Roast chicken is perhaps the most classic dish of all, however, perfectly cooking it can be a bit tricky especially when you stuff it with vegetables. The secret? A pre-heated skillet!
I again drew some inspiration for this recipe from America’s Test Kitchen, but more or less combined two of their recipes.
It’s so easy to get over cooked dry chicken in the oven, so it’s very important to brine it before cooking, that way it stays nice and juicy. Another problem is that sometimes when you cook with vegetables, it tends to get too greasy from all the fat that melts off the chicken. To solve this problem, I simply loosened up all the skin and removed the excess flaps of skin around the neck and tail end of the bird. I also removed as much fat as I could from the bird; however, I did not remove the skin except for the excess or else it will dry out your chicken.
For the vegetables, I originally stuffed them inside the bird and what I couldn’t fit, I put inside the skillet instead. I found that the vegetables on outside of the bird actually cooked down, so I would highly recommend to not stuff the bird with the vegetables, but simply let them rest inside the skillet.
Speaking of the skillet, this is the most important part. Pre-heating the skillet in the oven and then putting the chicken dark meat side down onto it, will ensure that the dark meat and the white meat will cook through at the same time. No flipping needed! Basically, since the skillet is already hot, it immediately begins to cook the back of the bird before the breast even heats up. You can use any oven safe skillet, I highly recommend a cast-iron as it heats more evenly.
The I stuffed all sorts of vegetables into my chicken (although they didn’t cook very well) but found that some cooked while others didn’t. Please, don’t try to roast jicama with your chicken, it takes way too long to cook even outside of baking. Also, make sure your carrots are near the bottom of the pan so that they actually cook! Also, NEVER EVER EVER place the chicken on top of the vegetables. It will never cook that way.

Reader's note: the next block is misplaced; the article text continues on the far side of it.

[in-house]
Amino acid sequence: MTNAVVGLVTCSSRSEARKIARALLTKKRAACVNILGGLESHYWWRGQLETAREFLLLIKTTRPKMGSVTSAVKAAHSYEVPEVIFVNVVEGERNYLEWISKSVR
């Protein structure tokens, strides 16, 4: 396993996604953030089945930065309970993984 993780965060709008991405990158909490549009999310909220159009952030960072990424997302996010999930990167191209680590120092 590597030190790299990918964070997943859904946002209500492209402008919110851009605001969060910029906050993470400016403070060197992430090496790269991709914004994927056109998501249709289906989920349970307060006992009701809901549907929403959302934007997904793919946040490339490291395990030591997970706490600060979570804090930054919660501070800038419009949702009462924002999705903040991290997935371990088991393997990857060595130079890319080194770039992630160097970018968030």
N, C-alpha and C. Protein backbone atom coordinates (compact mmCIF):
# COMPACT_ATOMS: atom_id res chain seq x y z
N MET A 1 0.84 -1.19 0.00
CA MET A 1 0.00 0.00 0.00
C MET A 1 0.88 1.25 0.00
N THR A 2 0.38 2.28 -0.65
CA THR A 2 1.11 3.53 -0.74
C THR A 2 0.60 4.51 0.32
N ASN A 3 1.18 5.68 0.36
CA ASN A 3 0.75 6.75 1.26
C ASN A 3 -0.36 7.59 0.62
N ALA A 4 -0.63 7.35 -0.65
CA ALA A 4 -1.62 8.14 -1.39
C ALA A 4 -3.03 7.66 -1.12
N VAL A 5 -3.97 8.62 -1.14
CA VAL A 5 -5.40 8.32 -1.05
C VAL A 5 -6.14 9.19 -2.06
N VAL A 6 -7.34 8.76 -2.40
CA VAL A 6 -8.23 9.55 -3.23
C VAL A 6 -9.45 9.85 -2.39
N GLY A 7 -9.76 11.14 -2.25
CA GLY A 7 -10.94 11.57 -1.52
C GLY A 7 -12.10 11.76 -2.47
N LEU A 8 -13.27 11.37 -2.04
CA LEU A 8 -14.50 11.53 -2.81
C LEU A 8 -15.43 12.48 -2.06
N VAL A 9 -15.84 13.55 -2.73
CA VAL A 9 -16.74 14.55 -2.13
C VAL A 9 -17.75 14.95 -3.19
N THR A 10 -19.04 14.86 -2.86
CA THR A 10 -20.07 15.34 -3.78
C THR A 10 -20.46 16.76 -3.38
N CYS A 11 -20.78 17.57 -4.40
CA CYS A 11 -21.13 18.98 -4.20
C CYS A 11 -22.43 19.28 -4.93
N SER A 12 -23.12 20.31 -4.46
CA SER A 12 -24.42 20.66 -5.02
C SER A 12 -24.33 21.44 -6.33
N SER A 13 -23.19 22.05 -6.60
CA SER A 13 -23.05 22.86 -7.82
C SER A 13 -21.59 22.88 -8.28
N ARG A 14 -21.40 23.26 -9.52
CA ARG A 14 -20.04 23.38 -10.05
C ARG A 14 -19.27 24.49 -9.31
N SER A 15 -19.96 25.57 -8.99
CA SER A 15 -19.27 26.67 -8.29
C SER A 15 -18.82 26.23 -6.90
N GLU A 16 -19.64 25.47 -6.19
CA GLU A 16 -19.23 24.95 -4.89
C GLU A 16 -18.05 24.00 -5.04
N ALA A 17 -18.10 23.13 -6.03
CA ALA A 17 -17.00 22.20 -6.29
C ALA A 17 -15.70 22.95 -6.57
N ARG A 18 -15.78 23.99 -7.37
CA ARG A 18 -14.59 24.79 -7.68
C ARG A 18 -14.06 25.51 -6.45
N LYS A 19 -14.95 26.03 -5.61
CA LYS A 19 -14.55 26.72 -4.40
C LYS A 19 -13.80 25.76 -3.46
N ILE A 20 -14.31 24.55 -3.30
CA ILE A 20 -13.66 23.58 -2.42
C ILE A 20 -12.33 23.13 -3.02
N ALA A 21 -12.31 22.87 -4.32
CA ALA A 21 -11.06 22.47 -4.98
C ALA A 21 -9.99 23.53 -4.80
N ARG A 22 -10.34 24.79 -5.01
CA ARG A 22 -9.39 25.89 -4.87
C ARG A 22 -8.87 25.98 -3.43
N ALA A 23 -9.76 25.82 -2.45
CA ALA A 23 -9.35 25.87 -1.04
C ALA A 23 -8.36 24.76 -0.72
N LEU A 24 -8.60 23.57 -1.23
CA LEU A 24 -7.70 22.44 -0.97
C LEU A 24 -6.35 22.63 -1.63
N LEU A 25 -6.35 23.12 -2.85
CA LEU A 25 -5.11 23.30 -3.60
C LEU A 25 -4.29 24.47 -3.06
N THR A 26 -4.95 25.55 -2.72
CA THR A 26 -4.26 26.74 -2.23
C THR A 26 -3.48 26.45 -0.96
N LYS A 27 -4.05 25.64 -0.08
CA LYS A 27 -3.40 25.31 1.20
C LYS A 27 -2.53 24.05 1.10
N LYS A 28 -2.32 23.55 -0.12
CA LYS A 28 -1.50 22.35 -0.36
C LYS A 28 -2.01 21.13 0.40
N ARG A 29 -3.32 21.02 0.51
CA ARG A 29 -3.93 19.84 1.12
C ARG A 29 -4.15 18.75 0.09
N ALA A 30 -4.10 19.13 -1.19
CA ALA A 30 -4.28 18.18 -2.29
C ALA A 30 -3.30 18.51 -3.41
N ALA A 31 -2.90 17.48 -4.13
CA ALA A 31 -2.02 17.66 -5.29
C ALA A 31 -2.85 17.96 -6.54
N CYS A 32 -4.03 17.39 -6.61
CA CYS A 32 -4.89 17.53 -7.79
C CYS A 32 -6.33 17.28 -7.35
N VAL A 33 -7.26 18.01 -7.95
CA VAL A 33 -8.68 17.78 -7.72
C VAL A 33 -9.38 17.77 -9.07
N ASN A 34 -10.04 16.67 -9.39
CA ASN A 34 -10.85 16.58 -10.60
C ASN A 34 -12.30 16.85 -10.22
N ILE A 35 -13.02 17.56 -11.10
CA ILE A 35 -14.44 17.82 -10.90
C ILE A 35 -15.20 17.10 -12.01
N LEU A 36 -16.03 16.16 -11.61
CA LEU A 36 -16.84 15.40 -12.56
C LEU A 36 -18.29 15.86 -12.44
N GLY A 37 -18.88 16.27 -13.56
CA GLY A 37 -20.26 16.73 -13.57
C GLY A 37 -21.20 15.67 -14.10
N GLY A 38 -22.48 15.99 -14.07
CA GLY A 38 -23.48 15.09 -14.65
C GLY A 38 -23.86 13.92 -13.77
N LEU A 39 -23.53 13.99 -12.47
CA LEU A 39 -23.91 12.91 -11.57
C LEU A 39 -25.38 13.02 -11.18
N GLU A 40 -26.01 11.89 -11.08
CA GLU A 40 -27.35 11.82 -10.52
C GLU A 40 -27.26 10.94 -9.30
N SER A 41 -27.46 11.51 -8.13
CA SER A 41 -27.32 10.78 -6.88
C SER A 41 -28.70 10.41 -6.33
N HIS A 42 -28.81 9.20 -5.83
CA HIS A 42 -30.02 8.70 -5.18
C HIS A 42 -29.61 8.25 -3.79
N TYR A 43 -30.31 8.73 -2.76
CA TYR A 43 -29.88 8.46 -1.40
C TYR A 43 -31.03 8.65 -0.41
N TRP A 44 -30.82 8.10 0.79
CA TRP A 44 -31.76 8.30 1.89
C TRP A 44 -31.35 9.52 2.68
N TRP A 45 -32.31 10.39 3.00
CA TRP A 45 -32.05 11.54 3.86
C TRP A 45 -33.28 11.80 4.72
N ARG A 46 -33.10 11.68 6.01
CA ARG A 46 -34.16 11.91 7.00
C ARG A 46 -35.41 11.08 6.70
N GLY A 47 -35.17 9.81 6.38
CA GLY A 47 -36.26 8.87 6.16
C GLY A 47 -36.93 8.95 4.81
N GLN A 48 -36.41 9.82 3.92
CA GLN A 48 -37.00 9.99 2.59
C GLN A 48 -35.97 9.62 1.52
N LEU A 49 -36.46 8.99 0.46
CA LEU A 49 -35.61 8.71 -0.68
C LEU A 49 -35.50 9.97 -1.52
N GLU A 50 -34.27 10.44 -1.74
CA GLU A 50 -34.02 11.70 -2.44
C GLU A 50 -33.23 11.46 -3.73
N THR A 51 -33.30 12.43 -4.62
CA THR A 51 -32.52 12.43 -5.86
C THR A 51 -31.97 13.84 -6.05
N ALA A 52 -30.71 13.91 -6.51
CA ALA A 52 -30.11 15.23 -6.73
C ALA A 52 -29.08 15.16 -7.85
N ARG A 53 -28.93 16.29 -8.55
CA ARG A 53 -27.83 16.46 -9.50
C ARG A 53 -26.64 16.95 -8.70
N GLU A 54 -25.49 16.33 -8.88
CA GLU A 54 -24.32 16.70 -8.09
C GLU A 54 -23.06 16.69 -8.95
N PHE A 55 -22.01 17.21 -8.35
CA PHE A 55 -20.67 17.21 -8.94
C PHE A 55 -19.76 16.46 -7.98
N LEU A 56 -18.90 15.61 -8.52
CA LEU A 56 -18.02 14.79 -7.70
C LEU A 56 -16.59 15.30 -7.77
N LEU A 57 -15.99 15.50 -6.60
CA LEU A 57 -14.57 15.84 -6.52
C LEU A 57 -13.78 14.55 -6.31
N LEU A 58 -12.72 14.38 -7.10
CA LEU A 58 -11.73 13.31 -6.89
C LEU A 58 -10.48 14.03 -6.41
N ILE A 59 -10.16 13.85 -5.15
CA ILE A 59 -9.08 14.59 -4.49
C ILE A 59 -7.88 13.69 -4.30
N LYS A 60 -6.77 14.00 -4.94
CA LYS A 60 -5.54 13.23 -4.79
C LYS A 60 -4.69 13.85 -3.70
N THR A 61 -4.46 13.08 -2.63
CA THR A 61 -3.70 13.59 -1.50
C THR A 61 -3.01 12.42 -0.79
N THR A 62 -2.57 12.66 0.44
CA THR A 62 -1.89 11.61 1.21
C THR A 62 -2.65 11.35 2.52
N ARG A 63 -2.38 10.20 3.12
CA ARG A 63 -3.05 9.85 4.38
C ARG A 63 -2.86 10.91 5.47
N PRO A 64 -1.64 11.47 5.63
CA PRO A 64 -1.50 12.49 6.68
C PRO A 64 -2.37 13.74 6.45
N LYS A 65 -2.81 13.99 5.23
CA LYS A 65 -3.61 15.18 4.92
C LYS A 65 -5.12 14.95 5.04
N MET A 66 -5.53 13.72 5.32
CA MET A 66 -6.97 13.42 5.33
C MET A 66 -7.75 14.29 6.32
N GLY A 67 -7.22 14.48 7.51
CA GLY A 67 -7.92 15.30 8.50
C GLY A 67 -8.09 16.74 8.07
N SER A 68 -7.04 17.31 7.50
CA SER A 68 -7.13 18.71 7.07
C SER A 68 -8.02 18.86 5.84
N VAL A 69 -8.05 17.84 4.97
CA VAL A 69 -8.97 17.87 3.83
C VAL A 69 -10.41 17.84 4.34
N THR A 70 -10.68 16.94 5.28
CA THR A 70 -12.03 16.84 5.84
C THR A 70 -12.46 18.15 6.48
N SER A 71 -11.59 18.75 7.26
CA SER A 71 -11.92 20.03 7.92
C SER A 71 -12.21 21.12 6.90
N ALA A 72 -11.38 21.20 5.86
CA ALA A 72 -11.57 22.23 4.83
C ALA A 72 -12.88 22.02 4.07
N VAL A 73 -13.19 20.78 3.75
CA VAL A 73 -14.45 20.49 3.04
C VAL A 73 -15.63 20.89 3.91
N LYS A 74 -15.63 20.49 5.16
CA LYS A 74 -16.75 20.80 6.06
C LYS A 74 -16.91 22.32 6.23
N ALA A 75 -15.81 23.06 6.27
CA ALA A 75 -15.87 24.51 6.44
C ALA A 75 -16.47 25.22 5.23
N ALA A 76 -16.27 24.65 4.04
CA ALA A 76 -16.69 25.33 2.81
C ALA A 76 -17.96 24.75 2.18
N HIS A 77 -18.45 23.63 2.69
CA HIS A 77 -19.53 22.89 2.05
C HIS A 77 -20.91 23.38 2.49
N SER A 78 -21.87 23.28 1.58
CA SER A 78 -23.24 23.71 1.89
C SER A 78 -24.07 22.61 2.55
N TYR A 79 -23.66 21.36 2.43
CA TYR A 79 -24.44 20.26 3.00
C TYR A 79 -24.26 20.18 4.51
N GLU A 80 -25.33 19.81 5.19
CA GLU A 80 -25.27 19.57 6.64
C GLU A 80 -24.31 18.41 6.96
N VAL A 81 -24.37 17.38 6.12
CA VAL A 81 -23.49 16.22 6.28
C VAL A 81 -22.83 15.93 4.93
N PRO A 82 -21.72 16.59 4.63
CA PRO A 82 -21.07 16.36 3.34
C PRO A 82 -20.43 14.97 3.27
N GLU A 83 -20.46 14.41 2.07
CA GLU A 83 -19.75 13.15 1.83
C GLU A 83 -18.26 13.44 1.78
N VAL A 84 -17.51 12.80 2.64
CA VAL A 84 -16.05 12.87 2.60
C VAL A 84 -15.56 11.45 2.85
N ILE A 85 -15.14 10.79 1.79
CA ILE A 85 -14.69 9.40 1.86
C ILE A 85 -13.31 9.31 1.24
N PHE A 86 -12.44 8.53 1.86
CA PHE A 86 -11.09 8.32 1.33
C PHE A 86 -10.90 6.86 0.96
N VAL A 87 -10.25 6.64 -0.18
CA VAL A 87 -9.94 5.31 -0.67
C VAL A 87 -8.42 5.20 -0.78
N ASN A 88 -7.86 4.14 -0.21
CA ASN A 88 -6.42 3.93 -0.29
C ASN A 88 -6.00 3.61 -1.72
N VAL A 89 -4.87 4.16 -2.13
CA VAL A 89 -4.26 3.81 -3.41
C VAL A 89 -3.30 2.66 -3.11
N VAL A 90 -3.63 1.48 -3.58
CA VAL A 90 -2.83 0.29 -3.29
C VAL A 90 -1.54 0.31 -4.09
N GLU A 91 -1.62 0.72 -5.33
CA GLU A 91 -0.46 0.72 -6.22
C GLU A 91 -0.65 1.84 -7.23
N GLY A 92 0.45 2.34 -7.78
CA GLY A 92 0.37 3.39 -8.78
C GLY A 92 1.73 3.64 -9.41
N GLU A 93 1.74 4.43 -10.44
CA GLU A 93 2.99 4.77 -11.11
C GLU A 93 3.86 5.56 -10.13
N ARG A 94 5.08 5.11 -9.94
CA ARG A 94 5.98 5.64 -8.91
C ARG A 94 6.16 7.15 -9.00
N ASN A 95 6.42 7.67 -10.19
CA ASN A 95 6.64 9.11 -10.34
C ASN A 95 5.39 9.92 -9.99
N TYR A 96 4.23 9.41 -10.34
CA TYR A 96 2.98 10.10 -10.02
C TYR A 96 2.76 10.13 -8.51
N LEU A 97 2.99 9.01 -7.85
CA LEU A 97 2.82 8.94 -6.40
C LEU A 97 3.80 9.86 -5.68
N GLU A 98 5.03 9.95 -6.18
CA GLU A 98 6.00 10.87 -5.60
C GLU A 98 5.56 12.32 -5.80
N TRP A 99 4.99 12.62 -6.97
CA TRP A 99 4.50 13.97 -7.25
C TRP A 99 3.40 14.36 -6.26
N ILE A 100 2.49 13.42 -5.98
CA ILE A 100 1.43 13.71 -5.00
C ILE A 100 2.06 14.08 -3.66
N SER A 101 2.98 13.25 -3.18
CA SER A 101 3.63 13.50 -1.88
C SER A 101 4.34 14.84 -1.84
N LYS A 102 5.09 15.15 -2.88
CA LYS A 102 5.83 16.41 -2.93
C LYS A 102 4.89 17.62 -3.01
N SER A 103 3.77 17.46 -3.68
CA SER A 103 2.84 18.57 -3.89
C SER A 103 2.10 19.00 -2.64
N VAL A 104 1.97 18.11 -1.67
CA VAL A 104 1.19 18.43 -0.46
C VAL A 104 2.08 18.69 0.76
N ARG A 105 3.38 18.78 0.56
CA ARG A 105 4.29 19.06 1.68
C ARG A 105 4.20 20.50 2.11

Nevertheless, this was a very fun recipe to make since it was basically the first time I had ever whole roasted a chicken before, and it came out absolutely perfect! The inside of the breast meat was so tender and juicy! It was better than that great rotisserie chicken you buy at Costco and so much easier to make at home. I kept sneaking bites, as i waited for dinner because it was just too good! It was also a great relief from that never ending pot roast I had made for a family gathering. About 4-5 days worth of beef was left over…. I’m so sick of beef.
I hope you enjoy this with your family as much as I did with mine!
Whole roasted chicken stuffed with vegetables
- 1 whole chicken, 3-5 lbs.
- 1-2 quarts water
- 1/3 cup salt
- tbsp. salt
- 1 carrot chopped into thin coins
- 2 Mexican squash, chopped into thin coins
- 2-3 stalks of celery, roughly chopped
- 1/2 1 onion, diced
- any other non-root vegetables you might like
- Combine salt, water and sugar in a bowl and lace the chicken making sure it’s completely submerged in the liquid. Brine for at least 1 hour to overnight
- Pre-heat an oven to 450 degrees Fahrenheit and heat a skillet in the oven for 15-20 minutes.
- Take out the chicken and pat dry, tie drumstick together and tuck wings behind the back. You can rub a little bit of olive oil on the breast if you want crisp skin.
- Remove the skillet once it finishes heating then add in about a tsp. of oil and immediately place the chicken into the hot skillet, breast-side up. The back of the chicken should be on the skillet. Then add in the vegetables and roast for about 35-45 minutes, depending on the size of your chicken. 3-4 lb. chicken usually takes about 30-35 minutes while bigger chickens can take up to 45 minutes.
- Check with an instant read thermometer (if you have one) so that the chicken breast reads 165 degrees and the dark meat 175 degrees. Then it’s done!
Try to avoid opening the oven until the end as this will prevent any heat loss which will further slow down the cooking time. Don’t forget to keep all that gravy! You can even keep the bones when you are done, boil them and get a great chicken broth!